Stephanie Ericsson—“The Ways We Lie”
Ericsson explores the different types of lying in a straightforward manner in this essay, and that makes this essay the easier of the two to comprehend. At the bottom of the first page, Ericsson writes about the consequences of telling the truth and how inconvenient and painful the truth can be. In her essay, Ericsson classifies the different kinds of lies, from the most benign to the most harmful. She begins with the most common and socially acceptable, the white lie, and then explores other ways of avoiding the truth. See which lies you identify with and which ones you feel are the most damaging to the self and others.
Adrienne Rich—“Women and Honor: Some Notes on Lying”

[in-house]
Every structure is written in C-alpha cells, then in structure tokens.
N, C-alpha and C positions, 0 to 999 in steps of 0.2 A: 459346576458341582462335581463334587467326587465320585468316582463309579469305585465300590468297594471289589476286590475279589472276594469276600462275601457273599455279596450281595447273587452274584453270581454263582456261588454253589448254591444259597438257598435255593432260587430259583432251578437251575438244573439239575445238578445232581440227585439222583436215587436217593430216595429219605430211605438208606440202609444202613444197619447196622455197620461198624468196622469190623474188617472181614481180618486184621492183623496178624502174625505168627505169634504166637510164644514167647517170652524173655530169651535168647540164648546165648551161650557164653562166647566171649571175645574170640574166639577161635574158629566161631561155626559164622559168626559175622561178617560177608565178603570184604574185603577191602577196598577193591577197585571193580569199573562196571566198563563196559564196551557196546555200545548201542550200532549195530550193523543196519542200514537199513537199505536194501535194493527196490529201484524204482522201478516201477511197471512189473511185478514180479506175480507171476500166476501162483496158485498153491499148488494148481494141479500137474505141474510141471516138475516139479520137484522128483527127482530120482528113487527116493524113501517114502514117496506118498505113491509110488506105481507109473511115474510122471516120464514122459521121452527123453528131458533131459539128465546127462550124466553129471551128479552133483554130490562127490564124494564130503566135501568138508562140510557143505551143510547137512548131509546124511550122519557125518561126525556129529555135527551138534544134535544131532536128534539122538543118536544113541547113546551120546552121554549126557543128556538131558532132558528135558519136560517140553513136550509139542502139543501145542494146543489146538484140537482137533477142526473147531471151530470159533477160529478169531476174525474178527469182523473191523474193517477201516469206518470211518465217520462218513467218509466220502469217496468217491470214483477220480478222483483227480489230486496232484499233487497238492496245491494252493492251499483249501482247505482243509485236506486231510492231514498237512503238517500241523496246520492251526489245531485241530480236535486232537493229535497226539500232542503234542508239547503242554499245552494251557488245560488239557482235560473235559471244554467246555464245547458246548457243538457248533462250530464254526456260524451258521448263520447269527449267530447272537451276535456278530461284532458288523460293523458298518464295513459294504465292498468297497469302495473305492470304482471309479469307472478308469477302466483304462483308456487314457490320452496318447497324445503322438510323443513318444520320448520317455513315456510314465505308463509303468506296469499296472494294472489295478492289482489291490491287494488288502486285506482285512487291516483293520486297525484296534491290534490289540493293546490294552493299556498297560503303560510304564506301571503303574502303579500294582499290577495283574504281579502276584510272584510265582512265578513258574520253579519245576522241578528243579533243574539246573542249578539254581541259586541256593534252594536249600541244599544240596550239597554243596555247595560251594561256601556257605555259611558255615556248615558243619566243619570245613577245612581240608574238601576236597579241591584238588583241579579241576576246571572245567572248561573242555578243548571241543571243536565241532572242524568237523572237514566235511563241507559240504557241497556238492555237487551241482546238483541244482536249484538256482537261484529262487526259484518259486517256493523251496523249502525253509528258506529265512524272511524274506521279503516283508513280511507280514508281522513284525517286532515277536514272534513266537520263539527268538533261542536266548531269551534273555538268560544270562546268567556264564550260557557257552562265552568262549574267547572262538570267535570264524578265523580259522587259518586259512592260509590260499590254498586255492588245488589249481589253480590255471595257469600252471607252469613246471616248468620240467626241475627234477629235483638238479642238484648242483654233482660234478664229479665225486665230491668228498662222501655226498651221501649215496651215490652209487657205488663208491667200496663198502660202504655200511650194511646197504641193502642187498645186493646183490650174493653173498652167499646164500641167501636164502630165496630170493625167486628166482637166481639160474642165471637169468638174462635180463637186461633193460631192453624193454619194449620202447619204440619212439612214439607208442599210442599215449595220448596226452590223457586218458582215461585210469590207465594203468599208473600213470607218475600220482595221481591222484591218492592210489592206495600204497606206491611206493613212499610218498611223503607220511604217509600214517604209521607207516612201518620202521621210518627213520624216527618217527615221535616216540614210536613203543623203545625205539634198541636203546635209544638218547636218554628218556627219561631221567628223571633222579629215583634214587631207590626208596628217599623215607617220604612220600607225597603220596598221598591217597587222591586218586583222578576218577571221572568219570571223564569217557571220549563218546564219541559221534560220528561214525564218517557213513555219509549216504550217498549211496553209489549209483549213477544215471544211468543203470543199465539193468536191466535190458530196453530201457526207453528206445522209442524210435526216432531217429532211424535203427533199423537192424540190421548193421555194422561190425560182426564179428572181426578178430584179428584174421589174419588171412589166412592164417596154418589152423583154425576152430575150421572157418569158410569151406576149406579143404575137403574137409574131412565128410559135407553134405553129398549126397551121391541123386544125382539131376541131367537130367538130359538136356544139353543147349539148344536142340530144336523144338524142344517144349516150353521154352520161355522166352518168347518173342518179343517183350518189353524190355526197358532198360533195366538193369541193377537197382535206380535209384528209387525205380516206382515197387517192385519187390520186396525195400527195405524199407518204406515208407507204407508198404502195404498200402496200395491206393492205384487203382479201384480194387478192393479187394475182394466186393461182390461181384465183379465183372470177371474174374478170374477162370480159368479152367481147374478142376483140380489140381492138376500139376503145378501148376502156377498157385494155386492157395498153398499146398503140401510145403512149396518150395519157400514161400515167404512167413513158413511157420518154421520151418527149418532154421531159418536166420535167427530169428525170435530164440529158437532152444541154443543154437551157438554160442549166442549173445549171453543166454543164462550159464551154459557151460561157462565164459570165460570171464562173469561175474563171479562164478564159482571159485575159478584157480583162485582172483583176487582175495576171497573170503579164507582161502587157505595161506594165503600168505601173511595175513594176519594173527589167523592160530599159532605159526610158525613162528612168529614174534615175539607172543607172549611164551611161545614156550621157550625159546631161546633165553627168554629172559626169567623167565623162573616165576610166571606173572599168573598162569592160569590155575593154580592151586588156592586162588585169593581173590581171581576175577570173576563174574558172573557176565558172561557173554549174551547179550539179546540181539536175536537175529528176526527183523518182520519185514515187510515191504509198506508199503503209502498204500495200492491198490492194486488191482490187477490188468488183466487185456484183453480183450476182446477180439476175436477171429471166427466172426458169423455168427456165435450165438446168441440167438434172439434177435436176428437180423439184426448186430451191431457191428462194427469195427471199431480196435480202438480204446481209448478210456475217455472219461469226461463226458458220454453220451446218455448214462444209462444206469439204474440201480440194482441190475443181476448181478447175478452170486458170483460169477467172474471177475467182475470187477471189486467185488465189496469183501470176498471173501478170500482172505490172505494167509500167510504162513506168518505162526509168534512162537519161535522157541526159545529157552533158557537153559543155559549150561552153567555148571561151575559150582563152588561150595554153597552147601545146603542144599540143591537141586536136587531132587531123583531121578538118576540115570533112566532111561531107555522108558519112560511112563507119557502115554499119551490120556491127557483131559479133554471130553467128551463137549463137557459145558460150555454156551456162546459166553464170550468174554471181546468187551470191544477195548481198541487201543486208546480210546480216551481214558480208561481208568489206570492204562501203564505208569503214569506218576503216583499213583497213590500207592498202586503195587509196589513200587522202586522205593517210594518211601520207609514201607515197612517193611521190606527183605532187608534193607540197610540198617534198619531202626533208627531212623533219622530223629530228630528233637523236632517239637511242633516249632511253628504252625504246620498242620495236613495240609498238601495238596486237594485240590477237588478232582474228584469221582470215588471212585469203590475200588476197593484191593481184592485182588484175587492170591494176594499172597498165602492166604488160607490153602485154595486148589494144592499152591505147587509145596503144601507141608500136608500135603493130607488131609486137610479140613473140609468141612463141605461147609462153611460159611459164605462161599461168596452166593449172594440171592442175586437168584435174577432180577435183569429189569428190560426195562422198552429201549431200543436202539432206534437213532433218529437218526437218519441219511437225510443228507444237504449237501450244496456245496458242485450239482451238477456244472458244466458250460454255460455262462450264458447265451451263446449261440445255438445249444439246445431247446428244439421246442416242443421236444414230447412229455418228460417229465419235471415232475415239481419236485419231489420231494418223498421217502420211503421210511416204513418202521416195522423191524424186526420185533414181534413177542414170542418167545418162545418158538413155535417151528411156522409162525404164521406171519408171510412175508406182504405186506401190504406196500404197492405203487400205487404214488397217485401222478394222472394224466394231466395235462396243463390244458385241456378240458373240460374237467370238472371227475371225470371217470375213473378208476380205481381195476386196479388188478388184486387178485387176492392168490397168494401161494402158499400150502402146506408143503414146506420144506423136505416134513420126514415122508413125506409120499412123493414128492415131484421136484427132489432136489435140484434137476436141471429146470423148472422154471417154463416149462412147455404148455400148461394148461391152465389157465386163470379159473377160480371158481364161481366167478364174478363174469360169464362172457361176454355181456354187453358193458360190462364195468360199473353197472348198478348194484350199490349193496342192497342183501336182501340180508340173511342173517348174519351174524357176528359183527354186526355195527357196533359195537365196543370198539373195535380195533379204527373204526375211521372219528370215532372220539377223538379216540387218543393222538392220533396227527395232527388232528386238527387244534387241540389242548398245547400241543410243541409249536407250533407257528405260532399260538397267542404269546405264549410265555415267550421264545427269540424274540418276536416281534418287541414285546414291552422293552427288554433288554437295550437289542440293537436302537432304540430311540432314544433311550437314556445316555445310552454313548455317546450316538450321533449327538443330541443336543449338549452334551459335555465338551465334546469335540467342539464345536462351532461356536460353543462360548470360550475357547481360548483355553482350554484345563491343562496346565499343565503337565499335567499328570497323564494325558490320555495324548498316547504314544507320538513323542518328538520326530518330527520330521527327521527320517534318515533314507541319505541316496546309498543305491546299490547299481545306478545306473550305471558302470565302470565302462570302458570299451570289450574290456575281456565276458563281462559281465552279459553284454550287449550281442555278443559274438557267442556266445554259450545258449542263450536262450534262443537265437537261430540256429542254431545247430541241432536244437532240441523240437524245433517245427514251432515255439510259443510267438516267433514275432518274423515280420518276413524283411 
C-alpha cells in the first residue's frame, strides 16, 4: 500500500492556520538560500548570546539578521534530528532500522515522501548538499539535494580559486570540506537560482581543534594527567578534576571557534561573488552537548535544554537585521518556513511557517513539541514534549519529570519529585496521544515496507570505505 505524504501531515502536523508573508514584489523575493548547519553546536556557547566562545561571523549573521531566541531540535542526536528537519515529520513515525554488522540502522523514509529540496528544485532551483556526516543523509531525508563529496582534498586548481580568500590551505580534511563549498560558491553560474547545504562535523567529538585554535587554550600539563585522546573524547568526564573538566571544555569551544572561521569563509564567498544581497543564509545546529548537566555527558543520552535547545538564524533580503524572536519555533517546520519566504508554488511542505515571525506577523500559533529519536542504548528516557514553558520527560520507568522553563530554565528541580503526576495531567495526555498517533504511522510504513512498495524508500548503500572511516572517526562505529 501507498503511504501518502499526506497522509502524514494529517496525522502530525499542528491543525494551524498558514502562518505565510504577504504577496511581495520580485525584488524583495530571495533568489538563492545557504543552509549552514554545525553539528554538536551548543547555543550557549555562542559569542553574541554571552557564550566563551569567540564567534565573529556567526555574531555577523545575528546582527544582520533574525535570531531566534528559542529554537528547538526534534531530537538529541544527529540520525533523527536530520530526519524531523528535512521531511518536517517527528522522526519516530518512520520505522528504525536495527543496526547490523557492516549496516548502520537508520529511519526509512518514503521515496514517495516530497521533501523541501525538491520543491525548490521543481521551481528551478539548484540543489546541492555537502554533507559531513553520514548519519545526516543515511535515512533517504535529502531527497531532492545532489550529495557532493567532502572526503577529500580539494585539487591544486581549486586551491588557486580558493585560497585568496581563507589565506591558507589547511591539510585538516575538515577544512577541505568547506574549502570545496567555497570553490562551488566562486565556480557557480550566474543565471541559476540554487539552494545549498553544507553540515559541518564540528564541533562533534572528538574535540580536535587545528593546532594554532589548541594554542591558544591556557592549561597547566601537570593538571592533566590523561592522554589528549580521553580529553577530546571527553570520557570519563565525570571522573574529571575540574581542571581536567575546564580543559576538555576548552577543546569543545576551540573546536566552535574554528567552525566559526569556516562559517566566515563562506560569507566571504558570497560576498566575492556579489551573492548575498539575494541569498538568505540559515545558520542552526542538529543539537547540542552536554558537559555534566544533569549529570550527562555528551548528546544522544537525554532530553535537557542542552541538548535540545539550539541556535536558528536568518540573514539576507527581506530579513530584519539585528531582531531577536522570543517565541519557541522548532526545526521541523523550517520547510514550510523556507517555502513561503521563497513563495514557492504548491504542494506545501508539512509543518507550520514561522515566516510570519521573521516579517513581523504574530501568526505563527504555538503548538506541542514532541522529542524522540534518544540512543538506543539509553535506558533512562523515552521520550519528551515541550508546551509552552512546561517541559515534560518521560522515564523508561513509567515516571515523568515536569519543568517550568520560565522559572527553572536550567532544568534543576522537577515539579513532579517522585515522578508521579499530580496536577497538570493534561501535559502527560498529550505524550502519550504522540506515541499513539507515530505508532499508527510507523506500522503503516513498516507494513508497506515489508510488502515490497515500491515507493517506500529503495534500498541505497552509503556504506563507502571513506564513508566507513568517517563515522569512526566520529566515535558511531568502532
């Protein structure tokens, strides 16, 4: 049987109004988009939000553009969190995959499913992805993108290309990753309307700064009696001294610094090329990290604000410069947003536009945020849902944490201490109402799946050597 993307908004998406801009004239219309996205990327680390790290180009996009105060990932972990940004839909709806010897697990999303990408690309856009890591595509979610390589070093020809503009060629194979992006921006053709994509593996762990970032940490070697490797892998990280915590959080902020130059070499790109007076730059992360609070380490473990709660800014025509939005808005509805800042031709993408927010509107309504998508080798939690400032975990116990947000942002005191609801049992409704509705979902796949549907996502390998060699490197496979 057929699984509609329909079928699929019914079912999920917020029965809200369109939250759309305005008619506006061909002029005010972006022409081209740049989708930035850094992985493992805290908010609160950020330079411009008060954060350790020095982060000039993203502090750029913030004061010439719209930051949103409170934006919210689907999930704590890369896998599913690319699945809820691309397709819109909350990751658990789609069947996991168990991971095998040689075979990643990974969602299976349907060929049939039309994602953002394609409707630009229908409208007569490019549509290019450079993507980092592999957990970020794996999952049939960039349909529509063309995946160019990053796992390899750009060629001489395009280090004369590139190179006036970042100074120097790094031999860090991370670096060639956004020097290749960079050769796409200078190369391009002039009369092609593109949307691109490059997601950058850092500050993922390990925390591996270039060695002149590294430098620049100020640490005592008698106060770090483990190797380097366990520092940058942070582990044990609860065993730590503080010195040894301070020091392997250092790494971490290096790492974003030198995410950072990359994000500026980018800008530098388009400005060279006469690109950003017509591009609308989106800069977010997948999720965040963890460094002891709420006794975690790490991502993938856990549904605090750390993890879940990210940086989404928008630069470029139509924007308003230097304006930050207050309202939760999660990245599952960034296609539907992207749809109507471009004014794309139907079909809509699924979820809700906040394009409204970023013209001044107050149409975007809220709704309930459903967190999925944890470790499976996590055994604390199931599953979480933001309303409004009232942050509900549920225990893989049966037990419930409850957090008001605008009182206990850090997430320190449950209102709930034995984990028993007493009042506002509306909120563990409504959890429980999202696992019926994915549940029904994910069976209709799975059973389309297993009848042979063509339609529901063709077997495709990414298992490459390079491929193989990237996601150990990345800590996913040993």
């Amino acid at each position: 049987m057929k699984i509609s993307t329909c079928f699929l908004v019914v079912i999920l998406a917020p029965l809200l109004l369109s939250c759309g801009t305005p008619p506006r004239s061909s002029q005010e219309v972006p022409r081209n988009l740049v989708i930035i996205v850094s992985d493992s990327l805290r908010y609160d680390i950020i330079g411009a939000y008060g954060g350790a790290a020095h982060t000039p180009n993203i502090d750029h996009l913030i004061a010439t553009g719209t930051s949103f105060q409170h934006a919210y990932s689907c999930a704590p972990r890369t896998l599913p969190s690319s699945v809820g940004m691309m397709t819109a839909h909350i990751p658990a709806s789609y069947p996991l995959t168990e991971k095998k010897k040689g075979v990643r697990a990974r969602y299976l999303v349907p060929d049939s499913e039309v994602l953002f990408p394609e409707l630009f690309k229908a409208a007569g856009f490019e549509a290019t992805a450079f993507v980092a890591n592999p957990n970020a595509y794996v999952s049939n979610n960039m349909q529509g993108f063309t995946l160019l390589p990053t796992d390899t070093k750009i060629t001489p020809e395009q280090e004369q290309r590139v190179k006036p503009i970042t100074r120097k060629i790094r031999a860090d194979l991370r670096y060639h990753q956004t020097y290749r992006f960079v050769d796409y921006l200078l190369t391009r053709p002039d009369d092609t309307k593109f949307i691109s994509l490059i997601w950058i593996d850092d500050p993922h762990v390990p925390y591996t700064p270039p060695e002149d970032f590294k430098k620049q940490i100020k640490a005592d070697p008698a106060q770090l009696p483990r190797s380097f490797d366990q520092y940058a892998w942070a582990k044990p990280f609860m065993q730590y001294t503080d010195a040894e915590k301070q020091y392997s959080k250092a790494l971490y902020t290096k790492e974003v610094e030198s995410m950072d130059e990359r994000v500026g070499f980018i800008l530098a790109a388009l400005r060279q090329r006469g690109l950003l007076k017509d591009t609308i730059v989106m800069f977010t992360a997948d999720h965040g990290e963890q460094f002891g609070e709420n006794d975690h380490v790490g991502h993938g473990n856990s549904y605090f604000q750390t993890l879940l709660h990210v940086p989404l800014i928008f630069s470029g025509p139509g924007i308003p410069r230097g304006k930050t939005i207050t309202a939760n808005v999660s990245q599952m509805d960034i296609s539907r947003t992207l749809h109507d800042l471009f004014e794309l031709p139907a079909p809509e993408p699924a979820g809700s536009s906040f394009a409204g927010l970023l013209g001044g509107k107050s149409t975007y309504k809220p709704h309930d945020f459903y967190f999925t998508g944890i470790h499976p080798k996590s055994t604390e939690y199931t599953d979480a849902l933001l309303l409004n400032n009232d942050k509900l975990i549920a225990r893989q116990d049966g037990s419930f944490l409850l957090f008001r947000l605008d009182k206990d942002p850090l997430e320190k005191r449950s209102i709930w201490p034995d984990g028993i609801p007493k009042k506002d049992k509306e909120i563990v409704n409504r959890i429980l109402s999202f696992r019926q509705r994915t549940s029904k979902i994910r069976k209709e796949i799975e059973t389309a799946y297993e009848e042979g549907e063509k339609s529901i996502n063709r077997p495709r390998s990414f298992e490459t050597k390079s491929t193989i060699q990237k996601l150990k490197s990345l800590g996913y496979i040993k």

The Rich essay is definitely the more difficult of the two because it incorporates concepts from women’s and gender studies and explores what it means to be female and a lesbian in 1970’s America, as far as they relate to lying in terms of societal expectations and gender stereotypes. Lying is explored in a much more abstract way here, and much of Rich’s essay, as she is a famous feminist writer and lesbian advocate, is provocative in that she makes powerful declarations intended to create a strong reaction in the reader, whether the reader strongly agrees or disagrees with her statements about women’s sexuality and gender roles. She wants to provoke the reader into seeing the lesbian experience in a different light, but like Ericsson, she is also interested in investigating lying in general beyond gender, as a universal human experience so that all readers can relate to her essay. Did you feel you could relate to her essay? Which parts drew you in? On page 413, Rich writes, “To discover that one has been lied to in a personal relationship…leads one to feel a little crazy” (413). She returns to the horrifying universal effects of being lied to at the end of her essay: “When we discover that someone we trusted can be trusted no...
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